In the mid-1990s at least two peculiar art exhibitions were held in Tbilisi. One of them was called chemi tojinebi (‘My Dolls’), no one can remember what the other one was called, only that it happened. What is peculiar about these exhibitions is that they were exhibitions of dolls, made by Georgian artists and intellectuals. These exhibitions of dolls illustrate the emergent antinomies of Georgian urban life under postsocialism in several ways. What could be more dissonant than the grim realities of everyday life in Tbilisi of the mid 1990s, a period of war, chaos, poverty, gloom, and the happy childlike figure of the doll?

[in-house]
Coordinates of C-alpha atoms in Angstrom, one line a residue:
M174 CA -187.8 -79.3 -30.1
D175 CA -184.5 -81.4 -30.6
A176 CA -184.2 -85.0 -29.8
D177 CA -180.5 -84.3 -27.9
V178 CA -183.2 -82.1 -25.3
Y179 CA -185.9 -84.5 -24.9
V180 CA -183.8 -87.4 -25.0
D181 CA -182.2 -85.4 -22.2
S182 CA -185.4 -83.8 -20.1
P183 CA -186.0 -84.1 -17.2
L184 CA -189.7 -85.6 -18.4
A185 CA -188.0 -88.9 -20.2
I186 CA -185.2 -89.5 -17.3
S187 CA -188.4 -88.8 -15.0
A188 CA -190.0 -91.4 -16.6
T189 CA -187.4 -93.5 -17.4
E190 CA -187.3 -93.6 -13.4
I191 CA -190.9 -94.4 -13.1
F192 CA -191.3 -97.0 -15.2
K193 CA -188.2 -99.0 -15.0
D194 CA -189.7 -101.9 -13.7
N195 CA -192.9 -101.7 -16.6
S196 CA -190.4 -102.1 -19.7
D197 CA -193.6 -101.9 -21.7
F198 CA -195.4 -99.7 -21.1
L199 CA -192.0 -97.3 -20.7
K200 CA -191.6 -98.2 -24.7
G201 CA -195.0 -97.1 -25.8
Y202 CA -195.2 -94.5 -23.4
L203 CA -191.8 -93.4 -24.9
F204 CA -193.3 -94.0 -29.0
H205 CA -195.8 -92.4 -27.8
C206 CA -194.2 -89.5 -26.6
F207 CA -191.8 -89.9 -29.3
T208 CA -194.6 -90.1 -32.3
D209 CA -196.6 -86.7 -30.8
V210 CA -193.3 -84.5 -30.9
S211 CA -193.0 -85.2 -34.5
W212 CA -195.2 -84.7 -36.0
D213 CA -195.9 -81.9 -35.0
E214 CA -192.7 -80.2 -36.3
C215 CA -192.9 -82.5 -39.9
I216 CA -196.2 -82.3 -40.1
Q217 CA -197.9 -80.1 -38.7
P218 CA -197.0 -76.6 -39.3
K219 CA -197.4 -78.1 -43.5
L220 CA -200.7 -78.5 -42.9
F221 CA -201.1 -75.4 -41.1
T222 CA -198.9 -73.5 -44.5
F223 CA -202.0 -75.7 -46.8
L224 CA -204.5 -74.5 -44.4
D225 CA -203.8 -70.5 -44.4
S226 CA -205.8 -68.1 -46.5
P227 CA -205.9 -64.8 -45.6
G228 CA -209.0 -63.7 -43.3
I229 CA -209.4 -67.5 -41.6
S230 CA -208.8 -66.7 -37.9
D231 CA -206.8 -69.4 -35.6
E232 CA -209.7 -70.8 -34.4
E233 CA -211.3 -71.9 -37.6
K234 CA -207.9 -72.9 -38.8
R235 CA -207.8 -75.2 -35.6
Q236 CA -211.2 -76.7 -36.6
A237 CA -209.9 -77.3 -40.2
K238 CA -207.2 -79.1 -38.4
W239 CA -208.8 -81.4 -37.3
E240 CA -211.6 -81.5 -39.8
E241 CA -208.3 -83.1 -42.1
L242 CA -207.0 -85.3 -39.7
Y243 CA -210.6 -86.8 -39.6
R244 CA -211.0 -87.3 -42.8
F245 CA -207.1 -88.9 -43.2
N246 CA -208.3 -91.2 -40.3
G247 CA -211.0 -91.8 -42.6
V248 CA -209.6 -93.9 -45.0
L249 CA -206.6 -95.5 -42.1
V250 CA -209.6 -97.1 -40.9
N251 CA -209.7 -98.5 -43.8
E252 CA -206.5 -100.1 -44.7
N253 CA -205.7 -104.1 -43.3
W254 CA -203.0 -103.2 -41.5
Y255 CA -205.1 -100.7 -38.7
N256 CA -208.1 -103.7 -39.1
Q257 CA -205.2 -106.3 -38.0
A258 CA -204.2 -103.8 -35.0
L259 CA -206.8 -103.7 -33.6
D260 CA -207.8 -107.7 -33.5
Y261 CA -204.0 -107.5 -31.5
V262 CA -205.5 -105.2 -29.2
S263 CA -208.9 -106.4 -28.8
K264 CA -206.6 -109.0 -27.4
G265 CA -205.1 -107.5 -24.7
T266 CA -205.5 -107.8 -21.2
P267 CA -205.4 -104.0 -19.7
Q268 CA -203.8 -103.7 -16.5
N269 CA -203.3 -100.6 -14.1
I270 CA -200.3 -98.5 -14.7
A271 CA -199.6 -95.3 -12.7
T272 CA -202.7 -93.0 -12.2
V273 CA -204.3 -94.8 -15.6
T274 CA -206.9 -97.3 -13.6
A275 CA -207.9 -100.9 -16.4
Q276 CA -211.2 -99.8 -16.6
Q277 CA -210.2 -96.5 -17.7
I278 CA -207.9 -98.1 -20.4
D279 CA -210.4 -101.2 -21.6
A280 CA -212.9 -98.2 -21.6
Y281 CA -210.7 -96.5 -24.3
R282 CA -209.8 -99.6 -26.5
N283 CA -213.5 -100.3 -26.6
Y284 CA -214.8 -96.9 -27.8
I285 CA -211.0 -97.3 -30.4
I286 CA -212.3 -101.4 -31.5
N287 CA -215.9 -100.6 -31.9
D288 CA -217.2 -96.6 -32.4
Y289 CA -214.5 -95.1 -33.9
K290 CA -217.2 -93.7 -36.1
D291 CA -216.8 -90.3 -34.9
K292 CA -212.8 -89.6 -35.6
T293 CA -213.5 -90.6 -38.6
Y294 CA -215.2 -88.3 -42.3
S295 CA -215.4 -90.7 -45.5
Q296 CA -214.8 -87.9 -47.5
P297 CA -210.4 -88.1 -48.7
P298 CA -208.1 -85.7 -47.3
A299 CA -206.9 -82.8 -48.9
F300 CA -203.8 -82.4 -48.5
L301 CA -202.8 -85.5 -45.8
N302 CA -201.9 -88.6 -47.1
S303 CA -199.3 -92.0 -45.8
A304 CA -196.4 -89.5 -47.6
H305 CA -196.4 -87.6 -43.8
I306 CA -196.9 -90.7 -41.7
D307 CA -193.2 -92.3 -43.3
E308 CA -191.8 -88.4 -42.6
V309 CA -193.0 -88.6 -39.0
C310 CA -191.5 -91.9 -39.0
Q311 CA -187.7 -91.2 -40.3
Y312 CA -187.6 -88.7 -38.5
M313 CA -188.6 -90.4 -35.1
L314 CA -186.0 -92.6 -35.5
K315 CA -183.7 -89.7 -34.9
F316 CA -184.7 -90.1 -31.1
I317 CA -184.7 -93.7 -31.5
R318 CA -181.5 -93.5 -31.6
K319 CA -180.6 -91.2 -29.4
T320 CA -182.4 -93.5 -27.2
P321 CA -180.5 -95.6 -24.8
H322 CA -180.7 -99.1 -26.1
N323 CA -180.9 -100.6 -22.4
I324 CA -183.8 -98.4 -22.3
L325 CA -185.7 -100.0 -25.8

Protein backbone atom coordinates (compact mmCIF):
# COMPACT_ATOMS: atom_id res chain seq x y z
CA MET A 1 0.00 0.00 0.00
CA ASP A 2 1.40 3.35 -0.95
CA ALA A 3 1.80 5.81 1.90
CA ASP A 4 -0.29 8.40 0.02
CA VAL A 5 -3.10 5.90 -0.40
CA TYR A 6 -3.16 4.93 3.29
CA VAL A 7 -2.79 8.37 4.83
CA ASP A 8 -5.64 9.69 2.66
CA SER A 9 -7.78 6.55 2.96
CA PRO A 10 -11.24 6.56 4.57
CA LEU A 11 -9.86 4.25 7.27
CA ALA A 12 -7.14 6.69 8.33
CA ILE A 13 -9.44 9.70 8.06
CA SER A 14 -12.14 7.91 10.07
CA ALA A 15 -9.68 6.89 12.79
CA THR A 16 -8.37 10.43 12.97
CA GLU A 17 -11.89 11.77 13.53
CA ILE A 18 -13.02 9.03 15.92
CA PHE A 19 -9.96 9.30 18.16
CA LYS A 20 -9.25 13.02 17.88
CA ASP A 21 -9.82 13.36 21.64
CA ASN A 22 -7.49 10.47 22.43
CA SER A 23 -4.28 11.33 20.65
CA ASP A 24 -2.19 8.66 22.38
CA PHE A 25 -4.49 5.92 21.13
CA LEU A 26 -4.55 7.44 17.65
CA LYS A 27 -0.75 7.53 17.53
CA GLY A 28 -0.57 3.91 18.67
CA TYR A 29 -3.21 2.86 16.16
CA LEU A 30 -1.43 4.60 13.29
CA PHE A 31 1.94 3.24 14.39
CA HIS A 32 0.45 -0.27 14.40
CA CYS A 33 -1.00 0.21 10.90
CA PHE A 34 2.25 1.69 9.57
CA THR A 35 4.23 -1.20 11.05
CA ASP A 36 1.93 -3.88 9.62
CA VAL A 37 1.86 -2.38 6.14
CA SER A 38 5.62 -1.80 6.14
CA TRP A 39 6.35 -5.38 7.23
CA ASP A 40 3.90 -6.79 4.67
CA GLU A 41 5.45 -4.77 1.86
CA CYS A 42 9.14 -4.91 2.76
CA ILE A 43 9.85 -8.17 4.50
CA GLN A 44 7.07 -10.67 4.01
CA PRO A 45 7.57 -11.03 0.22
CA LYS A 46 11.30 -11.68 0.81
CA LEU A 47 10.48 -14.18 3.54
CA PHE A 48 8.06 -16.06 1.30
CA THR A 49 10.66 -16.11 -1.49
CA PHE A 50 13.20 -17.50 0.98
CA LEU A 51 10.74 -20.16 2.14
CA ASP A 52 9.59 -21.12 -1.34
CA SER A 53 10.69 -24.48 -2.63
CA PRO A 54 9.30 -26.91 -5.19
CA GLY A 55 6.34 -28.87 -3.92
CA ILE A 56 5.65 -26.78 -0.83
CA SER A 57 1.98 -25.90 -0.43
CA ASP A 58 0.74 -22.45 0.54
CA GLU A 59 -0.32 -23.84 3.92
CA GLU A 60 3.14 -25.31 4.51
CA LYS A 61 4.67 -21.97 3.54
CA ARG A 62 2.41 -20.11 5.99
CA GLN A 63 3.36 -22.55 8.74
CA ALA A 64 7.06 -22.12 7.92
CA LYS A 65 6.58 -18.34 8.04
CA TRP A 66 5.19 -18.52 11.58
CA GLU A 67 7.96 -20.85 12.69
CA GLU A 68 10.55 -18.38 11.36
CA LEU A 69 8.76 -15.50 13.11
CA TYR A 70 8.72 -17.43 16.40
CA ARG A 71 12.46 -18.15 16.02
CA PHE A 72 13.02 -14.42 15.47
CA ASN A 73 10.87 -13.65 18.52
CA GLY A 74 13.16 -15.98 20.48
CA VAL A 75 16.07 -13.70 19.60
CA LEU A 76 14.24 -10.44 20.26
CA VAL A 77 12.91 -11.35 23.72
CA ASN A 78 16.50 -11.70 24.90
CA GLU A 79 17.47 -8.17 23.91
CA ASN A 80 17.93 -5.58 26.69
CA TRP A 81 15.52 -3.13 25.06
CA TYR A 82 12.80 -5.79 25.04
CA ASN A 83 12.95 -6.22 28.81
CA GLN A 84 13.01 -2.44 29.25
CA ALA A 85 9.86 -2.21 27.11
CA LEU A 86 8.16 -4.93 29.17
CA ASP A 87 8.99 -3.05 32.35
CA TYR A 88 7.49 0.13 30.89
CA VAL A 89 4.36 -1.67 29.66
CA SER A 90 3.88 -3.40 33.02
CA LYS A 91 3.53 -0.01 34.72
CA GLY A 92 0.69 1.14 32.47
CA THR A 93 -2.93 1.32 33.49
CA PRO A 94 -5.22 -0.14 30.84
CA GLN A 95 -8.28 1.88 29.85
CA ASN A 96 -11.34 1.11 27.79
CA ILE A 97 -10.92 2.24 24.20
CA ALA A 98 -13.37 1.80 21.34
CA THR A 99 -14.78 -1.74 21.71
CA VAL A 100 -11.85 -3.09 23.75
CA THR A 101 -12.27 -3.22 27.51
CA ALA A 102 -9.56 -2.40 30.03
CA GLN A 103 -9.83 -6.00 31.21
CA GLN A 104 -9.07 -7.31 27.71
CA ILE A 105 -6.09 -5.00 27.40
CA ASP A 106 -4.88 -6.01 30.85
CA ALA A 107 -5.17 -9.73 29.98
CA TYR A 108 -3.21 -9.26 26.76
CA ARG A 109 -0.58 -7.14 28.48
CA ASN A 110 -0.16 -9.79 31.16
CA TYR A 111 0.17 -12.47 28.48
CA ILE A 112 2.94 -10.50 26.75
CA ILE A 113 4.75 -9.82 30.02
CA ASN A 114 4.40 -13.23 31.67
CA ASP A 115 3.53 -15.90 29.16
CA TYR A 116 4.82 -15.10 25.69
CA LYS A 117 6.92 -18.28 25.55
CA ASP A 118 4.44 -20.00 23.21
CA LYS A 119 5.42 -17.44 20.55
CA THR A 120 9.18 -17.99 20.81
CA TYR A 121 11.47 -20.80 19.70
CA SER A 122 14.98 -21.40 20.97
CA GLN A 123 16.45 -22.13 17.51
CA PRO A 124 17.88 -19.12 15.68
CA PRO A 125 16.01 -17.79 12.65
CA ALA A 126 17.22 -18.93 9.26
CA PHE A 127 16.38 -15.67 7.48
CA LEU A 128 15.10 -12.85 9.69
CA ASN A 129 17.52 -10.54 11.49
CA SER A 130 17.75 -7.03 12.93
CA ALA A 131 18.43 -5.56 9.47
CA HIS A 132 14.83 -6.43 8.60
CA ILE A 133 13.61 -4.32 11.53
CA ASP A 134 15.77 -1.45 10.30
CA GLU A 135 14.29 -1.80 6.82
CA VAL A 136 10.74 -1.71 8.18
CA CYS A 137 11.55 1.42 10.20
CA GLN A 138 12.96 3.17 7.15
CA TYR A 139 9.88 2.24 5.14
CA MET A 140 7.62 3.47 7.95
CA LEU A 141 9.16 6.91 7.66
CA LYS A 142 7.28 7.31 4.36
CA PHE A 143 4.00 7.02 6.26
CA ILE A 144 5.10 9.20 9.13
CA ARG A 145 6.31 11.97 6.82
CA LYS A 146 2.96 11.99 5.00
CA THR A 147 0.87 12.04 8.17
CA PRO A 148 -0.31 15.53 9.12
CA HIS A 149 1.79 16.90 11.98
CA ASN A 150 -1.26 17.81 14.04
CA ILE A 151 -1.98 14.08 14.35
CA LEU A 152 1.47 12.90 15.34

Shatirishvili, Z., and Manning, P. (2011). “Why are the Dolls Laughing? Tbilisi between Intelligentsia Culture and Socialist Labour”. Caucasus Paradigms: Anthropologies, Histories, and the Making of a World Area,edited by Bruce Grant & Lale Yalçın-Heckmann. Halle Studies in the Anthropology of Eurasia 13. Berlin: LIT Verlag
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